Alexandra Sifferlin in Time:
The medical community has been aware of the placebo effect–the phenomenon in which a nontherapeutic treatment (like a sham pill) improves a patient’s physical condition–for centuries. But Ted Kaptchuk, a professor of medicine at Harvard Medical School and one of the leading researchers on the placebo effect, wanted to take his research further. He was tired of letting the people in his studies think they were taking a real therapy and then watching what happened. Instead, he wondered, what if he was honest? His Harvard colleagues told Kaptchuk he was crazy, that letting people in a clinical trial know they were taking a placebo would defeat the purpose. Nevertheless, in 2009 the university’s teaching hospital, Beth Israel Deaconess Medical Center, launched the first open-label placebo, or so-called honest placebo, trial to date, starting with people who had IBS, including Buonanno.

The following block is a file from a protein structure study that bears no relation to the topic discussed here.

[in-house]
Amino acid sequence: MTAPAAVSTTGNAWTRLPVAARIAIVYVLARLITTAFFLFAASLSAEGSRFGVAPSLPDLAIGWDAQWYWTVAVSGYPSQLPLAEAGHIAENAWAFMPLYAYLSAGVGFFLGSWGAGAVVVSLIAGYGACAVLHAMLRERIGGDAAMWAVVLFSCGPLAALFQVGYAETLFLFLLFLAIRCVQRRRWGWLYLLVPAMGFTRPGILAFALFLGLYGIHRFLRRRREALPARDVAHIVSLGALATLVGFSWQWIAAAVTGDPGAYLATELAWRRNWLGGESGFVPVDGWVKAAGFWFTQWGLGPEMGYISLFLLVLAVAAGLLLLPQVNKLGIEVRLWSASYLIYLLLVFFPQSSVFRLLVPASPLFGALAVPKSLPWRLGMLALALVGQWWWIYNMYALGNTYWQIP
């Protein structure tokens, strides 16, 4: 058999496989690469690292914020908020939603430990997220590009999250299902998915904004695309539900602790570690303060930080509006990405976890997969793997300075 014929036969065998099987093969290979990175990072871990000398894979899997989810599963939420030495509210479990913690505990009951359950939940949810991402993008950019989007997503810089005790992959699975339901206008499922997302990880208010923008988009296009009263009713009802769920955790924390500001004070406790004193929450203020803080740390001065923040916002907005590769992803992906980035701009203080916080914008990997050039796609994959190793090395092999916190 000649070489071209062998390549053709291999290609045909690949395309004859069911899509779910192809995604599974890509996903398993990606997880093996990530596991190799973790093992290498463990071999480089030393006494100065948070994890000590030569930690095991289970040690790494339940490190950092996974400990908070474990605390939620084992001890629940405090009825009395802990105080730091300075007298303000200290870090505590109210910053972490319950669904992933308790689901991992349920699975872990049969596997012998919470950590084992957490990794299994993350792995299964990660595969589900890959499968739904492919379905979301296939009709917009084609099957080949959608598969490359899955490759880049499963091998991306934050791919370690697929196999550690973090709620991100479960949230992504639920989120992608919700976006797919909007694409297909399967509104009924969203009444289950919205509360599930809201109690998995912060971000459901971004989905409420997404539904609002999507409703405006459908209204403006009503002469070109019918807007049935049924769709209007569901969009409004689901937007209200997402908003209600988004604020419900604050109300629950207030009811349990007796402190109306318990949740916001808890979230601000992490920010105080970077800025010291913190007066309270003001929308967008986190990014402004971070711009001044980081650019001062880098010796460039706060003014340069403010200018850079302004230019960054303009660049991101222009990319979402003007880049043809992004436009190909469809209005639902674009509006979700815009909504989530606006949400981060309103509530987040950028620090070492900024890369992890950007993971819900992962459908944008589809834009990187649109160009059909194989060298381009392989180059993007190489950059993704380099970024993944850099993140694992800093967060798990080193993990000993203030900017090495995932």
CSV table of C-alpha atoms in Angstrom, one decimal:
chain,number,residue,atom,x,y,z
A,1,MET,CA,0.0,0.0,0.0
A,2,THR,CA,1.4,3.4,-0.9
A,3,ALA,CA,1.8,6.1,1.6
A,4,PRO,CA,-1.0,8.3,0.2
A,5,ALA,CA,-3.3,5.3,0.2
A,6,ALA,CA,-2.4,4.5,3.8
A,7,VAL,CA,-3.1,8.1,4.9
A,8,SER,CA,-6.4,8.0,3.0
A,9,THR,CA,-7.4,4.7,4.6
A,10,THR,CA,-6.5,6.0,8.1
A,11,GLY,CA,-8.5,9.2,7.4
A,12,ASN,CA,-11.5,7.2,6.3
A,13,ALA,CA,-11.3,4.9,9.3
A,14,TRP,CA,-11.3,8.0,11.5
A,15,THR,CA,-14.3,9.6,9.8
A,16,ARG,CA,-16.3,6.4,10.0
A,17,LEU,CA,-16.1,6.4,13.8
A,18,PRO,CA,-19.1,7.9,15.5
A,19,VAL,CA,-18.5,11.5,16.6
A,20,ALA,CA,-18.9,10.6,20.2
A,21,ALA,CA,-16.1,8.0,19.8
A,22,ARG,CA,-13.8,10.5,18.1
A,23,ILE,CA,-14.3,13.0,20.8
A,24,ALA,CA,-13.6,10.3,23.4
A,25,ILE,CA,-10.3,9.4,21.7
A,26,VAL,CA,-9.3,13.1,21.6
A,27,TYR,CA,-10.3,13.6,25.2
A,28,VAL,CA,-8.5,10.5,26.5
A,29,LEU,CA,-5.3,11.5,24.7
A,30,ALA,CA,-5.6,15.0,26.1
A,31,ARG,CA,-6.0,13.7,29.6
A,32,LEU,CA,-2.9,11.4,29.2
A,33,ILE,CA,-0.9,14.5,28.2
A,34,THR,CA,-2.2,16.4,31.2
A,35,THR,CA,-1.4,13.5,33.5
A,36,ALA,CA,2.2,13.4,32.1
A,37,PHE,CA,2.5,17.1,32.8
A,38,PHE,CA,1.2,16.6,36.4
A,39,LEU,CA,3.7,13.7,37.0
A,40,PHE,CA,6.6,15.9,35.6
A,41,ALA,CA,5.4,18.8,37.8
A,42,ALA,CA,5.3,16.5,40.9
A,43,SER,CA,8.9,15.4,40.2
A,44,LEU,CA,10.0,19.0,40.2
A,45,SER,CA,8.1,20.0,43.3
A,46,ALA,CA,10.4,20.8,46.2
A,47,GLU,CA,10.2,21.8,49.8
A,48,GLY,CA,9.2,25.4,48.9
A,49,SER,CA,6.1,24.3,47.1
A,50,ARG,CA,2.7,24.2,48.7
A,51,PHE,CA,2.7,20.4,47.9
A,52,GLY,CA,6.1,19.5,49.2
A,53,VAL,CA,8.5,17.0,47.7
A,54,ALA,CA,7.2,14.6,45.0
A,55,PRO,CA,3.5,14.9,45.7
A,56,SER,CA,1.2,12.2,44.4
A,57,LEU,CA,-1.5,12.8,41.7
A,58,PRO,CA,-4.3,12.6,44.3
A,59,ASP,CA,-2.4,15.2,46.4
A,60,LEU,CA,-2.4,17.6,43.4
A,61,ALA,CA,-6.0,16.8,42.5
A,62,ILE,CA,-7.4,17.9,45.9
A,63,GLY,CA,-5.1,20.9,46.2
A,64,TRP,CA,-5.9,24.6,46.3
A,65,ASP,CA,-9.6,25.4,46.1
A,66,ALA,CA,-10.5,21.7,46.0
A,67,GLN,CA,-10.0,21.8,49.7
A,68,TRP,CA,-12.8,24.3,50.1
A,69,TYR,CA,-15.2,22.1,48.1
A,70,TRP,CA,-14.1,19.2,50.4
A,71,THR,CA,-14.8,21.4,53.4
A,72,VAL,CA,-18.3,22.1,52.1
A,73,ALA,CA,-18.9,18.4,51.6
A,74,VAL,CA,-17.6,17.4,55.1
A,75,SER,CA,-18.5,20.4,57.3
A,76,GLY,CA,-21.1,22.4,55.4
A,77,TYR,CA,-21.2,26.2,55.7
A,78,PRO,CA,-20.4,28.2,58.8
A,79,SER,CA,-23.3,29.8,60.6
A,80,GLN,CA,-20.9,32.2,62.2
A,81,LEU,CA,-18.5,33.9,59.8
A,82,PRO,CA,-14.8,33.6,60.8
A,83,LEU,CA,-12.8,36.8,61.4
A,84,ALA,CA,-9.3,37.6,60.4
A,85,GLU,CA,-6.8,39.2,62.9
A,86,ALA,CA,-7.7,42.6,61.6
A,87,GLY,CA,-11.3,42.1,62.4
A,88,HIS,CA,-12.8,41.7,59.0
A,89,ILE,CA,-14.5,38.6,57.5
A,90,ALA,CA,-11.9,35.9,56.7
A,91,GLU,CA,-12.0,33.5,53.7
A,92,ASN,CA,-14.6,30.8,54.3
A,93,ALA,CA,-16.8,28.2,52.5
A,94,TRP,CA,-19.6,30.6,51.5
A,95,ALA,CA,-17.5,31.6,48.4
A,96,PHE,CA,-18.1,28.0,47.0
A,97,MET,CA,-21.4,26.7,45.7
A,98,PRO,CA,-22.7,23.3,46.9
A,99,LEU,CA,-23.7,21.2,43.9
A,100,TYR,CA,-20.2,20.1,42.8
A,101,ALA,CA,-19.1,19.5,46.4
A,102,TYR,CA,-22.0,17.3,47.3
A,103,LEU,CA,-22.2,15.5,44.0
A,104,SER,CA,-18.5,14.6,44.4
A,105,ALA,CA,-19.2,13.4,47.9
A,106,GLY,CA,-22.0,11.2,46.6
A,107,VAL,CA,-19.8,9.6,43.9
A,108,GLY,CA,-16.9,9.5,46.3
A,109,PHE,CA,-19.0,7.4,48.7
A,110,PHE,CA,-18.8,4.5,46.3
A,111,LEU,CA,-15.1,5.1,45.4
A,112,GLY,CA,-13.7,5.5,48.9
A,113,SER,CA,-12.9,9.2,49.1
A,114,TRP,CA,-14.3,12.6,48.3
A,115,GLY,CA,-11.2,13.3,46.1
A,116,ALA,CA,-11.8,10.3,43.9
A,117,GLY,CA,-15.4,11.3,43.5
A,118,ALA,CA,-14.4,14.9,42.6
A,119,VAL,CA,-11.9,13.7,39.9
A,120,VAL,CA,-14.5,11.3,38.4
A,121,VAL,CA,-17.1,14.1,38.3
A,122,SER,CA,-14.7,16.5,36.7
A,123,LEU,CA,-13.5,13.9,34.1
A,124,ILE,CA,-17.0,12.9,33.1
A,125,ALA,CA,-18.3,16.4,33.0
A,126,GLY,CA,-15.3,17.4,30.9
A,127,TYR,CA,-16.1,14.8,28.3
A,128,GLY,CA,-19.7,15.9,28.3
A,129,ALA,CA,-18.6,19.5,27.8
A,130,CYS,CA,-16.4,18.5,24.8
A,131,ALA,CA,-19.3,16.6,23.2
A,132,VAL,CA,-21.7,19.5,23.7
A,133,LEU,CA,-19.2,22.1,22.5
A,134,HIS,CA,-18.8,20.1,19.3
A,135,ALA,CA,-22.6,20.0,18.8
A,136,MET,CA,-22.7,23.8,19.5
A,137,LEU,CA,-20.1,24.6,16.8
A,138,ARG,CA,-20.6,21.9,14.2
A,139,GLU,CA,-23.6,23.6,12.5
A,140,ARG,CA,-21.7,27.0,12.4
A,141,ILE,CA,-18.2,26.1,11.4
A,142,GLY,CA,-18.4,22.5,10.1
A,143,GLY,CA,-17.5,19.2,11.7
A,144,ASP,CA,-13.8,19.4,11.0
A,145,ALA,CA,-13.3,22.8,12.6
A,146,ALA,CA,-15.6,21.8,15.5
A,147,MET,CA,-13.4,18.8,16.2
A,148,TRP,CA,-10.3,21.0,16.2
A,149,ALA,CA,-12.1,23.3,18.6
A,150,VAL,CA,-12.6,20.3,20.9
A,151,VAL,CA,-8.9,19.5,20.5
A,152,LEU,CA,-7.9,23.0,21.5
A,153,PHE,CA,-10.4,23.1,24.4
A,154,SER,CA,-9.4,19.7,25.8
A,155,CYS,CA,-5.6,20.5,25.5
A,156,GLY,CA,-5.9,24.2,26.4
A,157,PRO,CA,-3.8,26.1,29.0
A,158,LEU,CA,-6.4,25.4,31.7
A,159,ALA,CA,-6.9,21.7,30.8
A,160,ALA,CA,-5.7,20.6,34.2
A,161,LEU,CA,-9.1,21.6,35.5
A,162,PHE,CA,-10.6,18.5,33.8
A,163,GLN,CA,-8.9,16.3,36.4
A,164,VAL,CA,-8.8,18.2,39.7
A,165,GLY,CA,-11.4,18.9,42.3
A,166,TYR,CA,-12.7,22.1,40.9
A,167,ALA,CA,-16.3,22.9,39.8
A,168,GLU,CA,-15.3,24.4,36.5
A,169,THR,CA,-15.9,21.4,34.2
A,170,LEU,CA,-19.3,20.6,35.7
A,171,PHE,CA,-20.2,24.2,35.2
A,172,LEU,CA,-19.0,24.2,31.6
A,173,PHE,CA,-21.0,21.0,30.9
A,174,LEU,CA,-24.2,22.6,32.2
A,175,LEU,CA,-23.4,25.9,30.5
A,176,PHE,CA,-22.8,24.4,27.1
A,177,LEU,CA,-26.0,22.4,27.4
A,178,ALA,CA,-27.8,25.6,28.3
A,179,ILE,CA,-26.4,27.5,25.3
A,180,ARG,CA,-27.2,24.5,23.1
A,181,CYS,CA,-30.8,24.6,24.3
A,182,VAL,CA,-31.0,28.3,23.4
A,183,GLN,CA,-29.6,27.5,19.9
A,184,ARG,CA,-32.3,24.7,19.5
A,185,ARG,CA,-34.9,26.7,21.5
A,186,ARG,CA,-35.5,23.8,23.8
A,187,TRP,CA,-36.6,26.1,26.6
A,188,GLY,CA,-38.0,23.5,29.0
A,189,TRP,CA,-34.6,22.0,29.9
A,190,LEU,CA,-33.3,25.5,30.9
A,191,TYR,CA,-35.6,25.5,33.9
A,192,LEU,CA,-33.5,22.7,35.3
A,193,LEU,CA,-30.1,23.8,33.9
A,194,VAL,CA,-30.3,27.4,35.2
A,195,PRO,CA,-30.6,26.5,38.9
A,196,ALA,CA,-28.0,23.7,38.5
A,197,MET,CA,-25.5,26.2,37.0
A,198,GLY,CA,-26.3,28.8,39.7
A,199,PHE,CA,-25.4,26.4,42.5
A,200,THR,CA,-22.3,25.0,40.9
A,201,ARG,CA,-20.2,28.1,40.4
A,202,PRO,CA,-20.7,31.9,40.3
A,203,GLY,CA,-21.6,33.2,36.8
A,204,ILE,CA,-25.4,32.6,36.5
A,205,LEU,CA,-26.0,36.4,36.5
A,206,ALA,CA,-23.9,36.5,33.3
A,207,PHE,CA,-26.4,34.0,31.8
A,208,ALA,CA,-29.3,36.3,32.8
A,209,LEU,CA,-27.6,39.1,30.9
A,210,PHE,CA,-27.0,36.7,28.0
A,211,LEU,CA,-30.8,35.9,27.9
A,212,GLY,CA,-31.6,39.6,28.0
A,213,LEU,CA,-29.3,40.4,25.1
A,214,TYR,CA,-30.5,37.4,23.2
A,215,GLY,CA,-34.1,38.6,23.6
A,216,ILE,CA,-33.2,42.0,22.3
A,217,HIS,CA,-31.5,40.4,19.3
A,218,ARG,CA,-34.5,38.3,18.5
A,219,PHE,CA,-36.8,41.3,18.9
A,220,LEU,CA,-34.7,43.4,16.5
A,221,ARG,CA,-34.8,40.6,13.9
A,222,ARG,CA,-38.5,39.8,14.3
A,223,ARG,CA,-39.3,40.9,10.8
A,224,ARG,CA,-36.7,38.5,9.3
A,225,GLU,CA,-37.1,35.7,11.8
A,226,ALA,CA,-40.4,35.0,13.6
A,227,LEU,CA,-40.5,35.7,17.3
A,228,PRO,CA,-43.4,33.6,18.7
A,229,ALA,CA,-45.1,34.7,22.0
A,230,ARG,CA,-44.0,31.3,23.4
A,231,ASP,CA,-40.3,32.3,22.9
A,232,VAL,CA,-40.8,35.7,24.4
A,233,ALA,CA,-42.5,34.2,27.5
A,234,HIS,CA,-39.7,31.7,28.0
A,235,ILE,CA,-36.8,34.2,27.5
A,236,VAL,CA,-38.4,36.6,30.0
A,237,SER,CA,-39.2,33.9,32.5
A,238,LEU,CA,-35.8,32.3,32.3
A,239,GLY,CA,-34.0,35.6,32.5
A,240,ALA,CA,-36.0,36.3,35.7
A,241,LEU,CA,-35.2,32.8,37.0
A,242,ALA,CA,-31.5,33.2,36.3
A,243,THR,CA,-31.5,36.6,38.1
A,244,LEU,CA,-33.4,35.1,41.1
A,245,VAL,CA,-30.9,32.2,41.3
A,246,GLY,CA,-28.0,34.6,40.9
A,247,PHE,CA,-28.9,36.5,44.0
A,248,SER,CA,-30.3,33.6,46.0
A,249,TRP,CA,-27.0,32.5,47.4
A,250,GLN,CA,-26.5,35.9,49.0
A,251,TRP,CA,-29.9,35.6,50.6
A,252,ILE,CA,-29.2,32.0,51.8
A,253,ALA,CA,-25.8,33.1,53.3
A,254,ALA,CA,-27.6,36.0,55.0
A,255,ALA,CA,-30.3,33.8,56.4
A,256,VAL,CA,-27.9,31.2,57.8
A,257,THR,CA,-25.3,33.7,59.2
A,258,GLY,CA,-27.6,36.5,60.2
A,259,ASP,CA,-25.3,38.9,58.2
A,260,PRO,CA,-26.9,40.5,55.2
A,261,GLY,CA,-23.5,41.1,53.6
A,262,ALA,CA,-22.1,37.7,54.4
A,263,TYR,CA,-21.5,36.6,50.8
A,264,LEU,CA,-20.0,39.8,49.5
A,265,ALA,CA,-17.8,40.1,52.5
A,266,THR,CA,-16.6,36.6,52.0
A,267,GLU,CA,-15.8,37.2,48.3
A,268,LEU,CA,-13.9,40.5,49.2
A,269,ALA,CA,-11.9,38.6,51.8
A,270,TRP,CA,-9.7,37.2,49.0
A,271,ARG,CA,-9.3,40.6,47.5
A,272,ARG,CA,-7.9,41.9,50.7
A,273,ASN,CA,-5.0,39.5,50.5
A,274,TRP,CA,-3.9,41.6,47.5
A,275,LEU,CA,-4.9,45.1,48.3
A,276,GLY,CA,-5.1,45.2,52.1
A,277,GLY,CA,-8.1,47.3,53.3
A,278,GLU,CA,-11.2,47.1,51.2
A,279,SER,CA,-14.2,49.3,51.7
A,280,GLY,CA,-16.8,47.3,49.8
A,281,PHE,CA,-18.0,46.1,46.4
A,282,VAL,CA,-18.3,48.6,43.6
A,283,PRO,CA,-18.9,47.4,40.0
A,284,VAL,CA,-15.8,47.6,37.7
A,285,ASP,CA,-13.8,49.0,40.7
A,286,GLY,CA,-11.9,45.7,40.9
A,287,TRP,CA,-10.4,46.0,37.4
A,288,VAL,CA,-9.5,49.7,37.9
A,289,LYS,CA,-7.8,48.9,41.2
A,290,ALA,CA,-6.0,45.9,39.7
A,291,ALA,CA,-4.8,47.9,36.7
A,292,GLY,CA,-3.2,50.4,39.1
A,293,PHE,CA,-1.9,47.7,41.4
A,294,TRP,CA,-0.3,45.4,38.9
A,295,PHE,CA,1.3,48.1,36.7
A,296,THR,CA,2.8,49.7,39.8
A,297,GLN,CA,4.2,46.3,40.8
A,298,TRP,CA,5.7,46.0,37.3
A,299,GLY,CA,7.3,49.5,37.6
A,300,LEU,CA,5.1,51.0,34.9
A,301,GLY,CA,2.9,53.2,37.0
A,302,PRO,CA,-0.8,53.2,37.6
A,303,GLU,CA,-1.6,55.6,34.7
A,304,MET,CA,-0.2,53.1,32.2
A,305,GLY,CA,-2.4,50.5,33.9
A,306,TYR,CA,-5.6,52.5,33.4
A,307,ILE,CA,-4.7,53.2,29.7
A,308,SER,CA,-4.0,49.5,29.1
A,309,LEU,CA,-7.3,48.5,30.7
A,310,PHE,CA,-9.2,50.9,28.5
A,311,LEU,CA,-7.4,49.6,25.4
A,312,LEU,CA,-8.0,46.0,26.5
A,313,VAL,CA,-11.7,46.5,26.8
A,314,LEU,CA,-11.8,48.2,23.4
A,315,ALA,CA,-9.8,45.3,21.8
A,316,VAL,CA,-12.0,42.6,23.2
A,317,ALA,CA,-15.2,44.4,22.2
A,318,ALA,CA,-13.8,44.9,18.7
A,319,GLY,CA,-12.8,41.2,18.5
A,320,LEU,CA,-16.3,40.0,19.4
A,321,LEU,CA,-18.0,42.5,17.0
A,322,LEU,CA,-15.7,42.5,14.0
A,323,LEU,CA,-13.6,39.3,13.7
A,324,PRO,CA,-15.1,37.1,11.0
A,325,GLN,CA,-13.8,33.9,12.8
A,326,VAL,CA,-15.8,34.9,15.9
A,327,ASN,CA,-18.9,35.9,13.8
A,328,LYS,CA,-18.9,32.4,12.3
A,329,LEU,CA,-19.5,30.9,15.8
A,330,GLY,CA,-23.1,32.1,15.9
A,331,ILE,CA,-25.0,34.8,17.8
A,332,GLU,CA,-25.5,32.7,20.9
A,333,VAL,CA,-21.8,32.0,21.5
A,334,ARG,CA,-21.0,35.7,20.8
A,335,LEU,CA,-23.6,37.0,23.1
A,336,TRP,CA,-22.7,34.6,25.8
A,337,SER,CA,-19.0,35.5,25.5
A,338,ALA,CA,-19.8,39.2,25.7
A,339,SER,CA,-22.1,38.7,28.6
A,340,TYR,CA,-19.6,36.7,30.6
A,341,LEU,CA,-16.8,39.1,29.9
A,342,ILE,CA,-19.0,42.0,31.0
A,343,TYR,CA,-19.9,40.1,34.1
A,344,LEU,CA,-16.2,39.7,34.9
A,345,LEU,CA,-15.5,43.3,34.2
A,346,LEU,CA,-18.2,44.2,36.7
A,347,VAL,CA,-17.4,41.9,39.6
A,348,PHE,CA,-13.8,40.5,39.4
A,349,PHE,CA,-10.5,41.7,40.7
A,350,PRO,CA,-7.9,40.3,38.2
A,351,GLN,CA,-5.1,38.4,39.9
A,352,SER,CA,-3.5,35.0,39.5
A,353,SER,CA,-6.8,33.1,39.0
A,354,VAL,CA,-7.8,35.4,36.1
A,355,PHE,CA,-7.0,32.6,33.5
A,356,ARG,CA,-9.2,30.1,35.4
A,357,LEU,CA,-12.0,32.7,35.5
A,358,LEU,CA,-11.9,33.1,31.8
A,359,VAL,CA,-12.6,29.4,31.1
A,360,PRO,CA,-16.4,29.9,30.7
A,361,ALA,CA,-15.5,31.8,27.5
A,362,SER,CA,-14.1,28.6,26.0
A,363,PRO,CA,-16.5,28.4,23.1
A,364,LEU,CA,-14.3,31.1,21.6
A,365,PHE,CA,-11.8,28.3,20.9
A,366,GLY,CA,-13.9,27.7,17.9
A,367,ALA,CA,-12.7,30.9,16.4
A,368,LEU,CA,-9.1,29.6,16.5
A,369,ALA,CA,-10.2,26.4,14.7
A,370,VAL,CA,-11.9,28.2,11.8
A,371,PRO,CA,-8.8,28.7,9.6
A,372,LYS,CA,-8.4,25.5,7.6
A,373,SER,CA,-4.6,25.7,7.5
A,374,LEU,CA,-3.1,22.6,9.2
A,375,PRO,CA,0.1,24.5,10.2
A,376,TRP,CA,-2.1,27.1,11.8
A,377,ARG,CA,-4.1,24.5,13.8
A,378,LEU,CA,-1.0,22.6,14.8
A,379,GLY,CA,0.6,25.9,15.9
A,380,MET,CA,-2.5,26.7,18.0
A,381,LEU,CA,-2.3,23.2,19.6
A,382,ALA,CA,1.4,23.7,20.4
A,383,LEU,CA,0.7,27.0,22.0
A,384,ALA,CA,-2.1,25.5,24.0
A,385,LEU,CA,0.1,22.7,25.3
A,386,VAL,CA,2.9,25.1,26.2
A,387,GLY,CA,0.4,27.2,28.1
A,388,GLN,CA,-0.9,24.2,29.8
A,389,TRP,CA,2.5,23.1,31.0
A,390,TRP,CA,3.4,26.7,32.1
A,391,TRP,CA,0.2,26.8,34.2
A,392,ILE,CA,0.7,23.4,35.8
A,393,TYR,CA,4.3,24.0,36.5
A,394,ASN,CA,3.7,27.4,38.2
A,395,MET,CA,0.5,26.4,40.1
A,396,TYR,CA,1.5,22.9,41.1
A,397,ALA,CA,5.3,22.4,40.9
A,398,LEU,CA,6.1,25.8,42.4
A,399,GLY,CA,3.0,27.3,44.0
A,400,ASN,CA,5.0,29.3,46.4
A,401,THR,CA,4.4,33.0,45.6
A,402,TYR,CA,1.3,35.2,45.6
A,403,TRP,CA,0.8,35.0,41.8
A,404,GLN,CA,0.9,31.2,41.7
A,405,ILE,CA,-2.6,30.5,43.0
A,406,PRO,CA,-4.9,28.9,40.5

The findings were surprising. Nearly twice as many people in the trial who knowingly received placebo pills reported experiencing adequate symptom relief, compared with the people who received no treatment. Not only that but the men and women taking the placebo also doubled their rates of improvement to a point that was about equal to the effects of two IBS medications that were commonly used at the time. “I was entirely confused,” says Kaptchuk. “I had hoped it would happen, but it still defies common wisdom.”